It's been five years since pro-democracy protests started challenging the rule of Bashar al-Assad in Syria. After years of ongoing bloodshed and multiple failed attempts to resolve the conflict, no one is counting the dead anymore, but it is estimated that the Syrian crisis has killed 300,000 people and displaced millions.

Ahead of the resumption of peace talks in Geneva on March 14, Staffan de Mistura, the UN special envoy to Syria, says there is a higher chance than ever of achieving a political solution.

We are being inspired by you Syrian people about the courage and determination in wanting to still keep hope in Syria. Give us a chance to help you to make sure that this will happen. Five years [ago], no one would never have imagined this conflict would have gone there, but perhaps now we have a chance to try to put an end to it.

Staffan de Mistura, UN special envoy to Syria

"Five years [ago], no one would have ever imagined this conflict would have gone there. But perhaps now we have a chance to try and put an end to it," says de Mistura.

Diplomatic efforts to end the crisis started early on with former UN Secretary-General Kofi Annan being appointed special envoy to Syria in 2011, but Annan as well as his successor, veteran diplomat Lakhdar Brahimi, failed to bring peace to Syria.

The Italian-Swedish diplomat de Mistura managed to bring all the key international and regional players, including for the first time Iran, back to the negotiating table.

"We do have something that both Kofi Annan and Lakhdar Brahimi, who tried very hard and could not have at that moment: some unity at the Security Council," he says.

With some parties calling for a federal structure for Syria - which would grant broad autonomy to regional authorities, while maintaining the country's unity as a single state - de Mistura explains why in his opinion partition is not an option for the war-torn nation:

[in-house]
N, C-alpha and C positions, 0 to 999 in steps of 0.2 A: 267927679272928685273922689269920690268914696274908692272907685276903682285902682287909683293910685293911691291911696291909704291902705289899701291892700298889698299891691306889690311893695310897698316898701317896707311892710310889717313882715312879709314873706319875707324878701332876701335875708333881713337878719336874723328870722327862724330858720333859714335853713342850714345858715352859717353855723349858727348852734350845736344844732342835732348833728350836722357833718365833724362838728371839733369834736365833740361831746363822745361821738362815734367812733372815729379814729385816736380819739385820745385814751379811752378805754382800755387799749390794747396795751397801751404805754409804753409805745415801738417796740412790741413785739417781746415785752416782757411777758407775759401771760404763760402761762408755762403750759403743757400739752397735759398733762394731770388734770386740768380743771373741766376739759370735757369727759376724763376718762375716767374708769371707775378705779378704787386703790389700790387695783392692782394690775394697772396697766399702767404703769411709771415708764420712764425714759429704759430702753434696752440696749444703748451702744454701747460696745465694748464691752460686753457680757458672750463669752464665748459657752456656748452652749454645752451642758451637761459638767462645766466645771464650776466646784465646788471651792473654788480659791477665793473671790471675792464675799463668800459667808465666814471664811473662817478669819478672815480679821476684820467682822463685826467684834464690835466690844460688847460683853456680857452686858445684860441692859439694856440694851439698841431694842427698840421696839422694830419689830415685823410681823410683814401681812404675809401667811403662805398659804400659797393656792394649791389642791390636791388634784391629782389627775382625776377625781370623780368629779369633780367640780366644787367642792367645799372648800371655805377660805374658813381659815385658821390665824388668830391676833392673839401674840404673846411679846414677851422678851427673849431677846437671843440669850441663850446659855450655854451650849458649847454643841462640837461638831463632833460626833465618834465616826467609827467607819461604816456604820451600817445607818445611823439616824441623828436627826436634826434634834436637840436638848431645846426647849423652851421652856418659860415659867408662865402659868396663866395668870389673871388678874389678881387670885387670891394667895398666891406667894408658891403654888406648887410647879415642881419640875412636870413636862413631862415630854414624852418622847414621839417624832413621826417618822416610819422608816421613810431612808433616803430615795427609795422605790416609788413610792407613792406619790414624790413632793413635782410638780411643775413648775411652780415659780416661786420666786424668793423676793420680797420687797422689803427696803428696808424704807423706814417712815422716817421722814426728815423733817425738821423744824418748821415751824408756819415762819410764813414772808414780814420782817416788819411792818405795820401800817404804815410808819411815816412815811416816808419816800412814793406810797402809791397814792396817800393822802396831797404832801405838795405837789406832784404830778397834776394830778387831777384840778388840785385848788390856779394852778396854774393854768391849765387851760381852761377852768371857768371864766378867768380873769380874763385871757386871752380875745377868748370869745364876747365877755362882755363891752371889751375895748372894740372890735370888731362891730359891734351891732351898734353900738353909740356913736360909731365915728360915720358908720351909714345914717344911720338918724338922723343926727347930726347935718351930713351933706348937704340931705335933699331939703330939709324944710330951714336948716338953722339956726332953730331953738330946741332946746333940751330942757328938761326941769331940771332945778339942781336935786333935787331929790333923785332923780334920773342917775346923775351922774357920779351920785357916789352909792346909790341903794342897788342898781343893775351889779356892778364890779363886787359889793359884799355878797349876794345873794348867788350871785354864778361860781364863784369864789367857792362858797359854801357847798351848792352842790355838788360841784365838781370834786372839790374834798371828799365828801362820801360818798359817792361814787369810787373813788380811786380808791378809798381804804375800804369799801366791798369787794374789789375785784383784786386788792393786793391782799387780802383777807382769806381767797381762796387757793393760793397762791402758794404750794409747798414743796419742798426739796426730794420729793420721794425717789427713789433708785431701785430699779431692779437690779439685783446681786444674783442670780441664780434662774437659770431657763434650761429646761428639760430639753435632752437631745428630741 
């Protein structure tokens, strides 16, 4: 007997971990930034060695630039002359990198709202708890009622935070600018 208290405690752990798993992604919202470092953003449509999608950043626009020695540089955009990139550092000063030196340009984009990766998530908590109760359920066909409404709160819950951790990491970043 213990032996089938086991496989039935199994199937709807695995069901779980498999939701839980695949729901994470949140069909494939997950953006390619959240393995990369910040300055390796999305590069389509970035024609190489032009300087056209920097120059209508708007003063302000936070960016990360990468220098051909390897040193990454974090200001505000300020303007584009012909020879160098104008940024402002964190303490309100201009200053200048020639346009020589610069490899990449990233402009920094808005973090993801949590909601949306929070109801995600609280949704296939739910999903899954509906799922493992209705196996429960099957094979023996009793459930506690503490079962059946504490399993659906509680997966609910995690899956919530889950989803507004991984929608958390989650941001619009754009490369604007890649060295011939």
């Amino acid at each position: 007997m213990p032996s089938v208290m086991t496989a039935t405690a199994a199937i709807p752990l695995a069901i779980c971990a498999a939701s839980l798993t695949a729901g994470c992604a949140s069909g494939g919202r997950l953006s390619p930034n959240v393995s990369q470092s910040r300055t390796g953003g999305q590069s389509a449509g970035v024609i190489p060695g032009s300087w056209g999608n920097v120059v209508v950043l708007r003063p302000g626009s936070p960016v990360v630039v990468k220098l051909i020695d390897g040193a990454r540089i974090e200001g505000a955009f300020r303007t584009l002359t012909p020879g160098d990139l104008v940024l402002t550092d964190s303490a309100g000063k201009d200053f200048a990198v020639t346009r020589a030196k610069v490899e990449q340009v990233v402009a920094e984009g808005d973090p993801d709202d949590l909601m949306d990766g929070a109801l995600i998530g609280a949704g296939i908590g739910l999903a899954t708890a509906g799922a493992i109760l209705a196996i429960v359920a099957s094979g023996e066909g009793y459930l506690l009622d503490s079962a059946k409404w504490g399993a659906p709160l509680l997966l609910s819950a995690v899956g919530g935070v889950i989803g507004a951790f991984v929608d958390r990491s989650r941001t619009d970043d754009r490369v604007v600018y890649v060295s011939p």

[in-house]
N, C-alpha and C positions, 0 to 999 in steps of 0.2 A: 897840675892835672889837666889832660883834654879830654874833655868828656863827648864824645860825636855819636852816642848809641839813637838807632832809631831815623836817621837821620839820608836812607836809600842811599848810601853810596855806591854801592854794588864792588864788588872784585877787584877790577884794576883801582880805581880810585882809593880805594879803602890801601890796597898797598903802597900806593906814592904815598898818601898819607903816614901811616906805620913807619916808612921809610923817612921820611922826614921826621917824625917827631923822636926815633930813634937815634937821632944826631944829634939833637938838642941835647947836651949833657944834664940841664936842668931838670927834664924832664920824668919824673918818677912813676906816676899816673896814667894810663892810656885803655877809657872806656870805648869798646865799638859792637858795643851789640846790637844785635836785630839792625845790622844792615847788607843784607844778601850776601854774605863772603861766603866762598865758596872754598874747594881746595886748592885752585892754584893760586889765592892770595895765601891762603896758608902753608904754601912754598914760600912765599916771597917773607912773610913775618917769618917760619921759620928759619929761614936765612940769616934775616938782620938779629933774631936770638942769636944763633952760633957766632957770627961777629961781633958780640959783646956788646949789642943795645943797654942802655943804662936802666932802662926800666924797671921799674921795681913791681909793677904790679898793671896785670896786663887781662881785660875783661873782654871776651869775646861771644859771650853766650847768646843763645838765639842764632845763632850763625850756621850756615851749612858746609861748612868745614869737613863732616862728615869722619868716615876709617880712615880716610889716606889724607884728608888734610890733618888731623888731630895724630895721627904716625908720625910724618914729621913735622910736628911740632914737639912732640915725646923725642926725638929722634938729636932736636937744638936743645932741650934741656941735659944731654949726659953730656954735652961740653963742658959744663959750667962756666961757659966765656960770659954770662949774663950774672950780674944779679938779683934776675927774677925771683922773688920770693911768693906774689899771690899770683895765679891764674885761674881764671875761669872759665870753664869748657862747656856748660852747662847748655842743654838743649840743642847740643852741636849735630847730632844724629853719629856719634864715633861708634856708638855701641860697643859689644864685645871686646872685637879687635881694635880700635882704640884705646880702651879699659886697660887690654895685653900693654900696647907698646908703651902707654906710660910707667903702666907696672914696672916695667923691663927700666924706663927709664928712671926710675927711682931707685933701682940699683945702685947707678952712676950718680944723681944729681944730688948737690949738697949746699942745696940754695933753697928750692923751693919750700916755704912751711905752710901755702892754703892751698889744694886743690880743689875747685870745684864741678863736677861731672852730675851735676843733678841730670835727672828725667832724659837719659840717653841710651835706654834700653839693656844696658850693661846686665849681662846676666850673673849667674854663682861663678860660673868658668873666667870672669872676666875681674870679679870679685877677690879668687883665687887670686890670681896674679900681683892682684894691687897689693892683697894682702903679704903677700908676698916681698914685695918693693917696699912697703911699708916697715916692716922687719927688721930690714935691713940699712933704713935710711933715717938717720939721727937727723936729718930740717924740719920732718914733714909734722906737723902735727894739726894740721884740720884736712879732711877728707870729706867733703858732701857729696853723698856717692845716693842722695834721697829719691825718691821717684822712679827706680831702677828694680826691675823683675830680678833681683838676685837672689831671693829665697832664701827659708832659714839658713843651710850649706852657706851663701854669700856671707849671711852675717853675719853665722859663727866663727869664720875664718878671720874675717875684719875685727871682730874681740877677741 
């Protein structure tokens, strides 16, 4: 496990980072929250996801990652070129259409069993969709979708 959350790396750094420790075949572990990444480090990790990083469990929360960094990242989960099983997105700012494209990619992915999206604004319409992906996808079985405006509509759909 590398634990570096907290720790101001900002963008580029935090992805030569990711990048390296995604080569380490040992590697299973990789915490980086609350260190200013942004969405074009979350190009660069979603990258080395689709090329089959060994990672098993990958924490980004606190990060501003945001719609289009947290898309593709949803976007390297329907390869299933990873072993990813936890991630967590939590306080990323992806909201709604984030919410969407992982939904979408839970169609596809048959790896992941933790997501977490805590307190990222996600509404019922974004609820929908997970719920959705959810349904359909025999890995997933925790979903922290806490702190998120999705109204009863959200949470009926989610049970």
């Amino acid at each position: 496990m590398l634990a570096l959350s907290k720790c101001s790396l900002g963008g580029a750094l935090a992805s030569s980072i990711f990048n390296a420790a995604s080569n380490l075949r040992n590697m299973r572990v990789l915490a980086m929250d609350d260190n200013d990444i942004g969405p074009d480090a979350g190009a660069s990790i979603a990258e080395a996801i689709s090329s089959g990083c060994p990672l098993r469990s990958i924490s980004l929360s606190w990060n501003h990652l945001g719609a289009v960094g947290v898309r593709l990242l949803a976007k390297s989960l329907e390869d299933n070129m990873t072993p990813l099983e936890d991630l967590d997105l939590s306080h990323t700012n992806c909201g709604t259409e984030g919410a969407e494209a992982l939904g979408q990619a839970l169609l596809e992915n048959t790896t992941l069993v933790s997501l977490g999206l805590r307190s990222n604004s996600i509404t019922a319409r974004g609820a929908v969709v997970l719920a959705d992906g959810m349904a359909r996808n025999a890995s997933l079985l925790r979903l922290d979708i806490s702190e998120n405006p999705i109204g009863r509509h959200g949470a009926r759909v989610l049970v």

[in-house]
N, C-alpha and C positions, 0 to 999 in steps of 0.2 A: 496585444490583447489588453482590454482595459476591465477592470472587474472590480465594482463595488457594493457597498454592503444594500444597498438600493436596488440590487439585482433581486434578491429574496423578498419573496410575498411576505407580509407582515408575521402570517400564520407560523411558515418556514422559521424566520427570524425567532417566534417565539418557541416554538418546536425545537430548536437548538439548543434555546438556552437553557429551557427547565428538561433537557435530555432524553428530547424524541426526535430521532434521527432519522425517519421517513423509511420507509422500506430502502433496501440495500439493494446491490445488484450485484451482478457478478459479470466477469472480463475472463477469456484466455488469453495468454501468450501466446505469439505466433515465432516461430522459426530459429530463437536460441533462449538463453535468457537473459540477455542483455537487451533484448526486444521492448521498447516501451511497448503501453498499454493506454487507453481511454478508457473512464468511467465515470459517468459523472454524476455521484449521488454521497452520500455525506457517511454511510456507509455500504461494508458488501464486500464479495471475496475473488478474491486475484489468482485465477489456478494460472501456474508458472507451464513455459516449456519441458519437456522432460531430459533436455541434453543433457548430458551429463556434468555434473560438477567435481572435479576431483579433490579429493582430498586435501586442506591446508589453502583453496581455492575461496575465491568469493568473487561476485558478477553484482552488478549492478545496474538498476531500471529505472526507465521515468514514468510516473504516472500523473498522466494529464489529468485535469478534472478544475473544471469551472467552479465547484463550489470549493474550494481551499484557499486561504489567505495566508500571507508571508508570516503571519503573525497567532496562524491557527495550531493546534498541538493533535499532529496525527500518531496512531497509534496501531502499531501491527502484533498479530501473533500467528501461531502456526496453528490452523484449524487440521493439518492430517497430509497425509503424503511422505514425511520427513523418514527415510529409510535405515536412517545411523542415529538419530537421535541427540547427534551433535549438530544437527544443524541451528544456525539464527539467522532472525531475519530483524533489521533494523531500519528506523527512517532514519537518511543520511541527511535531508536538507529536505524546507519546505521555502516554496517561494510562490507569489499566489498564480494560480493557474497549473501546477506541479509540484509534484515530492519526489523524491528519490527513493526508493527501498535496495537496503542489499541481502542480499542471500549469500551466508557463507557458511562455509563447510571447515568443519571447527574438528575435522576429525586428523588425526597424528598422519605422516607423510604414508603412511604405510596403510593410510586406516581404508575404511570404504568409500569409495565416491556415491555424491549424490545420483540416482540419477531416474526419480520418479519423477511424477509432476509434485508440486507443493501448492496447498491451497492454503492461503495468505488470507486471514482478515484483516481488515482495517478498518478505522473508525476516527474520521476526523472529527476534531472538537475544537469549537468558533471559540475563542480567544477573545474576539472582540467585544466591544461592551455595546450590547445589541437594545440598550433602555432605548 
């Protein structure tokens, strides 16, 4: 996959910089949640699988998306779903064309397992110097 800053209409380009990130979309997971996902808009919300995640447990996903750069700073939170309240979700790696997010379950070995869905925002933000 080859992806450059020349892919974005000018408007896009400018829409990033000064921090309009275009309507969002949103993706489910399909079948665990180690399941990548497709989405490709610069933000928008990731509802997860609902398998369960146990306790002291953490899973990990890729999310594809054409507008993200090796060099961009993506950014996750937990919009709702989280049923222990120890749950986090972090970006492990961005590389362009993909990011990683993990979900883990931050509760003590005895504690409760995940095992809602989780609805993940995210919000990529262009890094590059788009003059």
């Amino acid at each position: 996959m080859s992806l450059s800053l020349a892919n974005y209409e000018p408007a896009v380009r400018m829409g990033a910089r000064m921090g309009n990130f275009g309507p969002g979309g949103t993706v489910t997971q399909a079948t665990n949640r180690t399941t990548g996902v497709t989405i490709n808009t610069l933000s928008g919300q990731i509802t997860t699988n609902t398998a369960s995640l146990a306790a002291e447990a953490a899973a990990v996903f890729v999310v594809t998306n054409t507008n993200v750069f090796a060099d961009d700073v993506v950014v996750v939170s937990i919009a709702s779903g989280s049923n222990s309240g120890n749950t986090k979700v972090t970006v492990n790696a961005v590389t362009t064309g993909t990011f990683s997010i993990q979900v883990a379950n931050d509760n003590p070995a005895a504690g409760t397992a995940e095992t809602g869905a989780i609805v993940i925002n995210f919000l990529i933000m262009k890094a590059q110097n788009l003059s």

"The unity of a country is fundamental," he says. "The last thing that Syria would need and can afford, is a partition: small states, one controlled by a group, sponsored by another, would be unsustainable.... I think no Syrian person, whoever he or she is, would accept that. They are very proud people of their own country."

Fighting in Syria has slowed considerably since a fragile "cessation of hostilities agreement" brokered by the US and Russia came into force almost two weeks ago. But there have been violations of the truce.

"The issue is whether incidents exist or not. But the reality is whether the incident is contained," de Mistura says. "Whether the incident becomes an impediment and breaks down the ceasefire. And so far, the 'cessation of hostilities' as we call [it], so far they have been succeeding in controlling it."

Neither the Syrian opposition nor the Syrian government have confirmed whether they will attend the peace talks. But de Mistura says that "the talks need to take place. They [the Syrian people]... are expecting the parties to talk seriously about what the future of Syria can look like." 

He believes that there is no plan B if the peace negotiations fail.

"The plan B, as far as we can see, is just a continuation of a horrible conflict which will go on and on and on. And you know who will be the only victims? The Syrian people. And I don't think there is a real plan B except for pushing hard for this to go on into a successful outcome of a political solution according to the Geneva Communique."

So, as the bloody conflict enters its sixth year, what are the prospects for peace for Syria? And after so many failed attempts, what does it take to end the ongoing violence?

Al Jazeera's James Bays talks to Staffan de Mistura about his challenging mission to bring peace to Syria.

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Source: Al Jazeera